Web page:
This marine IBA complements the current terrestrial IBA (PT033) and includes the main feeding areas for Little Terns in the marine areas adjacent to the barrier-island system of the Ria Formosa, which has features that are unique in the world (Dias et al. 2004). This IBA is also used by Audouin's Gull, an endangered species that is sparsely distributed in Portugal. The sandy lagoon body is surrounded by flat marshes, tidal channels and small muddy or sandy islands (Dias et al. 2004) This highly productive habitat is in fact an important spawning area for various species of fish (Erzini et al. 2002) and offers a mixed variety of potential prey for species such as the Little Tern. The alternative feeding habitats, such as tanks of lower salinity (from extensive salinas) are important, since they are not influenced by tides and winds (Paiva et al. 2006).
Audouin's Gull Larus audouini: One of the colonies for this nationally endangered species is located here, and its individuals are likely to use this marine area for feeding. The Castro Marim area (east of the IBA) holds the remaining Portuguese breeding population. (Leal & Lecoq 2005). Little Tern Sternula albifrons: In this area, this species breeds in natural habitats (sandy beaches on the barrier-islands) and alternative habitats (salt-marshes; Catry et al. 2004) and feeds opportunistically in the channels of the ria's lagoon system. It also feeds in the marine areas close to the colonies and in the salt tanks of lower salinity (Paiva et al. 2008). Other species observed in this IBA: Gannet, Great Cormorant, Black-headed Gull, Lesser Black-backed Gull, Yellow-legged Gull, Mediterranean Gull, Little Gull, Little Gull, Caspian Tern, Sandwich Tern, Common Tern, Guillemot and Razorbill.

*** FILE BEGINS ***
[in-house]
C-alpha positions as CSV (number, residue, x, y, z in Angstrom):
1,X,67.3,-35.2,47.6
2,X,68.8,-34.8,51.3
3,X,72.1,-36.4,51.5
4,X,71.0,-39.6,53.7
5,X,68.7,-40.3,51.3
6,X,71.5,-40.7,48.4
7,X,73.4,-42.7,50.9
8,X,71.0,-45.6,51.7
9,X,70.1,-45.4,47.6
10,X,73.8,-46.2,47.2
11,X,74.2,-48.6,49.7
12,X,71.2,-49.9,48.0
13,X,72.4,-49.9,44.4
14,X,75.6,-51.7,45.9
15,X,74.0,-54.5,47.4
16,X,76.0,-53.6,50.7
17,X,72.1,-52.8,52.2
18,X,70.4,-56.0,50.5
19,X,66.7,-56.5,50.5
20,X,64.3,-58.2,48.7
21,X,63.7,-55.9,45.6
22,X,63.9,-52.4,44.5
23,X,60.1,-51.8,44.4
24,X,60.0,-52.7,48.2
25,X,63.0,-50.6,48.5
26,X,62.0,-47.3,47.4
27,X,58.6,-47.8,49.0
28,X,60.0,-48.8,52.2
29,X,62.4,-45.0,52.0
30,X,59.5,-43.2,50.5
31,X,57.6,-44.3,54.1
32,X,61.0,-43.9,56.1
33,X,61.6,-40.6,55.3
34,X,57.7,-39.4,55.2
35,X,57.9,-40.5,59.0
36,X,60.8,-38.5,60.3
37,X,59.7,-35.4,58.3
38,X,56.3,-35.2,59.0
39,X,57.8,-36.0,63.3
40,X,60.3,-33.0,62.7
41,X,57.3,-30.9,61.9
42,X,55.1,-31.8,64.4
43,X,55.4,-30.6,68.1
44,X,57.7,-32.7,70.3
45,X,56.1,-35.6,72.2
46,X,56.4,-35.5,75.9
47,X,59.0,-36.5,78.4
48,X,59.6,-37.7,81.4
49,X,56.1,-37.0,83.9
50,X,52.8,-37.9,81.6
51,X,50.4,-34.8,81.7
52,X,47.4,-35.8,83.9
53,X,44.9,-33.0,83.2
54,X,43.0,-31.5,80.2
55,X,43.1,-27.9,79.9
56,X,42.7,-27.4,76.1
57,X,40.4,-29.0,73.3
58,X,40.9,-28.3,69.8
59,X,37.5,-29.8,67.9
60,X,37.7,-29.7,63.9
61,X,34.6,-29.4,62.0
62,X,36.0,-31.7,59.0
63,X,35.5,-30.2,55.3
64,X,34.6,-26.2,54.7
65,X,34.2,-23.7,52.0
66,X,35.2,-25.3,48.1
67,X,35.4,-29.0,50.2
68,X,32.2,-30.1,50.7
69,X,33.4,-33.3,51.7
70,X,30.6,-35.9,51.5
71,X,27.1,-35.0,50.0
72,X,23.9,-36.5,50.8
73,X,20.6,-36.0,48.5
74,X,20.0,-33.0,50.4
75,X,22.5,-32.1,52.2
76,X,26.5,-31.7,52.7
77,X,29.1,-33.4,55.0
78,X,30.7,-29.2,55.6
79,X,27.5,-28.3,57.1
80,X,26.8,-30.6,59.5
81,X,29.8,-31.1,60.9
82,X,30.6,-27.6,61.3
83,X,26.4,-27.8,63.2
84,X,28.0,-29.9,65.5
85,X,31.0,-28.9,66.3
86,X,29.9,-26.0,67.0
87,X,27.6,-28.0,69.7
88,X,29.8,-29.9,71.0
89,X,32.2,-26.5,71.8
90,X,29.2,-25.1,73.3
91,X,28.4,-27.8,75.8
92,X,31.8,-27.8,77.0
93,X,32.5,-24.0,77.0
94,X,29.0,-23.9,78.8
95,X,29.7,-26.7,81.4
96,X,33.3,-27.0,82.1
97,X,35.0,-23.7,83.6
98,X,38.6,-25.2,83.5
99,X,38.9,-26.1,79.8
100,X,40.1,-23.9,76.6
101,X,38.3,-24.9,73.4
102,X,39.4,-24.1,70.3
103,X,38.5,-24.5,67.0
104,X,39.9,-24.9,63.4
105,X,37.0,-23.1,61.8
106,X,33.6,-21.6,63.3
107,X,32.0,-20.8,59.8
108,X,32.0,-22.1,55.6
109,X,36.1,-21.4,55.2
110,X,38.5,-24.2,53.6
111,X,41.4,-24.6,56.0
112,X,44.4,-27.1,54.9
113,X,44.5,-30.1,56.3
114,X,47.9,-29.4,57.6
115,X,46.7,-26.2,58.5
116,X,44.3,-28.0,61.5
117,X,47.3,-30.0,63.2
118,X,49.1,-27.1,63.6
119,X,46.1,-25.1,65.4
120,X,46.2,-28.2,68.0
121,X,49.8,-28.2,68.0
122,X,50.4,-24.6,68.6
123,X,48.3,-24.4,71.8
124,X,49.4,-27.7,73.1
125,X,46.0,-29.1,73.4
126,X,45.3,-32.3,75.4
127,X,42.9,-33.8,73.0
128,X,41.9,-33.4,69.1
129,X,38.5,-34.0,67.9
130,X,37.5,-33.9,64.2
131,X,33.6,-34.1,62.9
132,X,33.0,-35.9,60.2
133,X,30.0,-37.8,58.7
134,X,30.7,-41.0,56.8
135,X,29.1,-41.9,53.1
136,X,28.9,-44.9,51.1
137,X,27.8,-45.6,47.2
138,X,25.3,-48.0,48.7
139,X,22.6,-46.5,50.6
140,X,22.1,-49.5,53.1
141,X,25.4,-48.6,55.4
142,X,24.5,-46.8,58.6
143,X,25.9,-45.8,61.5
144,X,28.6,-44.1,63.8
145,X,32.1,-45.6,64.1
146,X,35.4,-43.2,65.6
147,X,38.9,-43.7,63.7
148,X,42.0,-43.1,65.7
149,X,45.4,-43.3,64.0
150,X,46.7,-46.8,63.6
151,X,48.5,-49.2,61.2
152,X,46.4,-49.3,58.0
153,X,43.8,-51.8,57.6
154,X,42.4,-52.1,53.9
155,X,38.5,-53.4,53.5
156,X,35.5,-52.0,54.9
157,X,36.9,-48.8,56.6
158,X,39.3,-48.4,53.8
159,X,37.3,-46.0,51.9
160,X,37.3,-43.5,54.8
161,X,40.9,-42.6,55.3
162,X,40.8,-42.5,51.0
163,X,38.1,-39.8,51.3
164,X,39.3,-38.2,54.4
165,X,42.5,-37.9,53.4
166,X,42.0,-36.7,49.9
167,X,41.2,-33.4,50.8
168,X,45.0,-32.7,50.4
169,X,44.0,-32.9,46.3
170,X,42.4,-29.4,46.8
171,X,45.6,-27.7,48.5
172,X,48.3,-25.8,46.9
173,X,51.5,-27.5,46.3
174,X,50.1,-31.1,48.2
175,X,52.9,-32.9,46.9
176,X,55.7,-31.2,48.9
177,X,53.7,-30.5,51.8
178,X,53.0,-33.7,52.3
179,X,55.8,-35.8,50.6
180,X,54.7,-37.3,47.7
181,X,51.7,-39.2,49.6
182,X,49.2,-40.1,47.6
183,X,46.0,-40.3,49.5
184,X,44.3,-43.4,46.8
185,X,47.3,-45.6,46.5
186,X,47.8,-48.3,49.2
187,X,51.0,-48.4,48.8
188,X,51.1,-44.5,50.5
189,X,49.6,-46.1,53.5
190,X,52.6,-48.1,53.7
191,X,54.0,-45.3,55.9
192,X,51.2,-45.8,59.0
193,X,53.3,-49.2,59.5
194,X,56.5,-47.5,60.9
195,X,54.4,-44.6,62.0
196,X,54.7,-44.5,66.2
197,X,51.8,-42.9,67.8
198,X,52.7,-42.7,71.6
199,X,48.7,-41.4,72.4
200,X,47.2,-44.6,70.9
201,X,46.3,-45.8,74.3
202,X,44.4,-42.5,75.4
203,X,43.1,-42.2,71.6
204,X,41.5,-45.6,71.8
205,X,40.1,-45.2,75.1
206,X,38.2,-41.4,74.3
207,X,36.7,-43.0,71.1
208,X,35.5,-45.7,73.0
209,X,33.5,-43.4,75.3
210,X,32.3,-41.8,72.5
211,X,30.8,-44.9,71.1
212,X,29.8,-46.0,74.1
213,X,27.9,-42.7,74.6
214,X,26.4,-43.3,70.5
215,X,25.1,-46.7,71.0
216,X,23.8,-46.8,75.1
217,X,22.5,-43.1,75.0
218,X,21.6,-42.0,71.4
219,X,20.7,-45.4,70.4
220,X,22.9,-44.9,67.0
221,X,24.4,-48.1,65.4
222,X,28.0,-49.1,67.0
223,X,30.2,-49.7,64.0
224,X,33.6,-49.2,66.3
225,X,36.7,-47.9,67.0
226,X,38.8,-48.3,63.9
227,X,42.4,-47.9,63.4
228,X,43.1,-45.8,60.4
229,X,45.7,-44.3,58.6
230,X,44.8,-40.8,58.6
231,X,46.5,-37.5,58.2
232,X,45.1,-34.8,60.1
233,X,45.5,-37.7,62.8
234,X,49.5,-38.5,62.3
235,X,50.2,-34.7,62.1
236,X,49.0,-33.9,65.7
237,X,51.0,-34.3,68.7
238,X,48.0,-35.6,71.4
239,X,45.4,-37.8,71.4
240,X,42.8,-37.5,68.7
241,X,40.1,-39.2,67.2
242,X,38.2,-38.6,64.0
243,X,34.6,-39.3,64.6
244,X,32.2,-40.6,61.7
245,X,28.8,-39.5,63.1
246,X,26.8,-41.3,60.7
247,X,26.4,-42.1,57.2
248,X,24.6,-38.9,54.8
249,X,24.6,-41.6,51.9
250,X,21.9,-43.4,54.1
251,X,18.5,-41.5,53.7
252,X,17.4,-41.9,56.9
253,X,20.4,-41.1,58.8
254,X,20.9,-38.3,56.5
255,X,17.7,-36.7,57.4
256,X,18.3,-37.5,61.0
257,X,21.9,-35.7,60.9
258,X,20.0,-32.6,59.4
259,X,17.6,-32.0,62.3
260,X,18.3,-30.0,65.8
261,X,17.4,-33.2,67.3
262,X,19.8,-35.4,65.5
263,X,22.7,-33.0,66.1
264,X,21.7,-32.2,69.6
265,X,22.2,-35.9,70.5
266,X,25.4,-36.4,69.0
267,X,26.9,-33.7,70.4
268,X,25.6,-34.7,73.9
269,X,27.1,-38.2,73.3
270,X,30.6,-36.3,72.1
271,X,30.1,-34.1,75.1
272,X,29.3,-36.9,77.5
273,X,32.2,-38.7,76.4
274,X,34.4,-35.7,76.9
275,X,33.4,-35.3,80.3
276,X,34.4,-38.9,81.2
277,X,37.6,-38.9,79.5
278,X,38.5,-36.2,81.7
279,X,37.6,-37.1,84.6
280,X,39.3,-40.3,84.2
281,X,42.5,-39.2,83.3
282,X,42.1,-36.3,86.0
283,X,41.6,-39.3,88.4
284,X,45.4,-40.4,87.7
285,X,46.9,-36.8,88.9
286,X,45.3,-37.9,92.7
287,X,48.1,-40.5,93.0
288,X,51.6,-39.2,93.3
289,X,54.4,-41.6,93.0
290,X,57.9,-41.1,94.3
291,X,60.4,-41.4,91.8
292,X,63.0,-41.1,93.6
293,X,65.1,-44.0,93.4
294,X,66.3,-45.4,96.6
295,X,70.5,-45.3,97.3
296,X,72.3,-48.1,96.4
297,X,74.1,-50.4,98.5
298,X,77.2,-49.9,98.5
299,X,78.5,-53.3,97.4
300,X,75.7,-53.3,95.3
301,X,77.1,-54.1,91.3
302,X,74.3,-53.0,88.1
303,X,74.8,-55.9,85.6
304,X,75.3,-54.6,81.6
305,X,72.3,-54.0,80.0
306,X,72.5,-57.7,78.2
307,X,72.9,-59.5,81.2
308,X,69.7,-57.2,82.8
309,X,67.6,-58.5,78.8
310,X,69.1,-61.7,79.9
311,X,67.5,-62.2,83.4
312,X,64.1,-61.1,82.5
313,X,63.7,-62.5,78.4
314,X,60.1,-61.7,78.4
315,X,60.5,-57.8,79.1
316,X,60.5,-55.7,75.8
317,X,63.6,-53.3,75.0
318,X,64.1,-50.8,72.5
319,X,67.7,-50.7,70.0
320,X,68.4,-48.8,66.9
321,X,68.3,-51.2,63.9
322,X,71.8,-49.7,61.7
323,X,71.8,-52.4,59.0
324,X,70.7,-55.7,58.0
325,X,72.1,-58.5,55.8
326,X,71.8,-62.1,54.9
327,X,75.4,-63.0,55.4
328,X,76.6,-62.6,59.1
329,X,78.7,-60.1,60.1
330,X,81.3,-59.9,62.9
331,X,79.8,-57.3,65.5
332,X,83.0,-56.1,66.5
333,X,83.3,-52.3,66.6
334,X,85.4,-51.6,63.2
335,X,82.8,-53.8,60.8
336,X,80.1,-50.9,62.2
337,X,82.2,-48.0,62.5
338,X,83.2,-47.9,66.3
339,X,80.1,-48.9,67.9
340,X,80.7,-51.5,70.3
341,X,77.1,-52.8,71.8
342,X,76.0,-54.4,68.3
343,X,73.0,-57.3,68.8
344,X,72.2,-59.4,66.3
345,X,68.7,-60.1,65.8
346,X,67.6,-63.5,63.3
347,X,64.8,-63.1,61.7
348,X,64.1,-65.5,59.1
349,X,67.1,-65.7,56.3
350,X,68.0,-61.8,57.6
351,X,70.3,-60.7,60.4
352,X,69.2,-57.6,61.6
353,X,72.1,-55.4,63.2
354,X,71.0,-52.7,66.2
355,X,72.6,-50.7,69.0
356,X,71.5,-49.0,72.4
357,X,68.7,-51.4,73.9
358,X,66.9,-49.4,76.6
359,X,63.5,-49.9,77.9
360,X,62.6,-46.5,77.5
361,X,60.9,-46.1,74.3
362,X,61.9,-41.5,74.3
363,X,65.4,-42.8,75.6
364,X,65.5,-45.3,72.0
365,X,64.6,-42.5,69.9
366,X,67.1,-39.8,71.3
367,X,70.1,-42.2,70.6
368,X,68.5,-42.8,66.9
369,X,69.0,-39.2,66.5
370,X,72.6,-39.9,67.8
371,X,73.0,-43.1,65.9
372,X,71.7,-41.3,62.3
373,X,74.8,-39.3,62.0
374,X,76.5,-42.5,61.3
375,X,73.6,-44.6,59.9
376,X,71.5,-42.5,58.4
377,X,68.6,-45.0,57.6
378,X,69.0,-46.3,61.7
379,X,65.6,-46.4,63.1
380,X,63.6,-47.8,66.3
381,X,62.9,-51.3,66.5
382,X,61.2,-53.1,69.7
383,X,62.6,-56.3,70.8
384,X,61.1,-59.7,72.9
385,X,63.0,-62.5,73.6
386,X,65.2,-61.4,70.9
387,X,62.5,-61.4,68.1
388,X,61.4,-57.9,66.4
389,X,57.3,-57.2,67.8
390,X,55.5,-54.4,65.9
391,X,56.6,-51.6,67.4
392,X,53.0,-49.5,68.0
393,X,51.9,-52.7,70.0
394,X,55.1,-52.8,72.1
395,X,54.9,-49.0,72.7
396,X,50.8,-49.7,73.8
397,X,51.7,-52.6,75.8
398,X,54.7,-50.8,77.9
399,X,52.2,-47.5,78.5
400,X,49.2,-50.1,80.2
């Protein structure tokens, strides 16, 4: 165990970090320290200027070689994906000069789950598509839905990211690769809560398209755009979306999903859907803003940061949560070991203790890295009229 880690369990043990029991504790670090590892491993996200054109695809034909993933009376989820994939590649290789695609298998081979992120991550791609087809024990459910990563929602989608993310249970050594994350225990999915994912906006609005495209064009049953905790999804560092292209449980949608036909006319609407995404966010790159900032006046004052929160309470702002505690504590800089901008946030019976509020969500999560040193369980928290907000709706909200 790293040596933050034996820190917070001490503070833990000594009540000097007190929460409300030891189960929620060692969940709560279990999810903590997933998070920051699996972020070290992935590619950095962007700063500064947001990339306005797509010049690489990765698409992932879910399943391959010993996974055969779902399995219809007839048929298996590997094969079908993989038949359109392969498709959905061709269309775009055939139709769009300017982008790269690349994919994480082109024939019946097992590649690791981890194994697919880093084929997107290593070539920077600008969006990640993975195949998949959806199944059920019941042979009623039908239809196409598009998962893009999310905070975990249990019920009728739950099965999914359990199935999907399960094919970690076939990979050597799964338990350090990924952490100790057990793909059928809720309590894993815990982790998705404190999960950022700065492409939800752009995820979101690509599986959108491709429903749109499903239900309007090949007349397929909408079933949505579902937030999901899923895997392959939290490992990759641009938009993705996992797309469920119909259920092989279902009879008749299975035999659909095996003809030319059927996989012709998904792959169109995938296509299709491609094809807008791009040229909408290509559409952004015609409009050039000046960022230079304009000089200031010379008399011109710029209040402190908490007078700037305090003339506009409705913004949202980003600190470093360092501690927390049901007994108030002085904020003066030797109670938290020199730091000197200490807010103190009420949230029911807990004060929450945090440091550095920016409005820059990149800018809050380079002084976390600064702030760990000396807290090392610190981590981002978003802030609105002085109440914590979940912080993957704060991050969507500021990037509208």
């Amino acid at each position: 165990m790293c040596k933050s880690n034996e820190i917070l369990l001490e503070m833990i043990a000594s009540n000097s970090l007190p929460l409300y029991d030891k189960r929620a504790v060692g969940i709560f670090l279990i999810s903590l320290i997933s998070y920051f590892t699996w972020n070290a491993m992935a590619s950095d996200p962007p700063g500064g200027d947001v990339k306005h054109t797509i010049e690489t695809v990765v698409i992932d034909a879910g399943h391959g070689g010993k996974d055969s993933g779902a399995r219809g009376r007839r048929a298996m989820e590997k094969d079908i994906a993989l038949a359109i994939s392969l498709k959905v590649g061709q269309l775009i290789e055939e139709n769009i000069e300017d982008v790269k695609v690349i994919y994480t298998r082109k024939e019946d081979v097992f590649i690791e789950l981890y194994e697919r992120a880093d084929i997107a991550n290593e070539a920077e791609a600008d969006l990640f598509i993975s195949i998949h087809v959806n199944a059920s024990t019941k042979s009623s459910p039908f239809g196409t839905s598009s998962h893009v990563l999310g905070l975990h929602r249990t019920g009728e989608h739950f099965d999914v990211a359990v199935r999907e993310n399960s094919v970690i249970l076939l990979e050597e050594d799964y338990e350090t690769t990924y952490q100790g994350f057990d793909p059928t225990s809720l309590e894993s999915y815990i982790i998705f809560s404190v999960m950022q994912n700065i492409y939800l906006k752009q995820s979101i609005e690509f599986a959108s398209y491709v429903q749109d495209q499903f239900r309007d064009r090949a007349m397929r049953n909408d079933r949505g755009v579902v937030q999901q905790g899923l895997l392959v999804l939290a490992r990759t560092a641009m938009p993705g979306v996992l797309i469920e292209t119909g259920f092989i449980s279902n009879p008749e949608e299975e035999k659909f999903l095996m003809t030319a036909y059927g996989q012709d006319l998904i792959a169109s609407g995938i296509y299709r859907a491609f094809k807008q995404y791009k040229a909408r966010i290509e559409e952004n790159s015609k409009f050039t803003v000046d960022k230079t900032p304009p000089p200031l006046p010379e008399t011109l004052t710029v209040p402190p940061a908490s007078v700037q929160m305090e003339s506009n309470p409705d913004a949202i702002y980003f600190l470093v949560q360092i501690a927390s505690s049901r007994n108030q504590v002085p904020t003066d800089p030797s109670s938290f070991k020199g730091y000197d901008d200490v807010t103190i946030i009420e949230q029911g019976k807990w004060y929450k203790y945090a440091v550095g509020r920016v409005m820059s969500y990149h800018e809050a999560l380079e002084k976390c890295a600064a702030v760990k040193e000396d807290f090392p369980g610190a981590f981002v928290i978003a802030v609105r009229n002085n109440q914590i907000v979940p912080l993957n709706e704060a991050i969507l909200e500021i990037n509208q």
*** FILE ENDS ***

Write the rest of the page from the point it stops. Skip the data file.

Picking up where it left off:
BirdLife International (2020) Important Bird Areas factsheet: Ria Formosa - Oceânica. Downloaded from http://www.birdlife.org on 27/02/2020.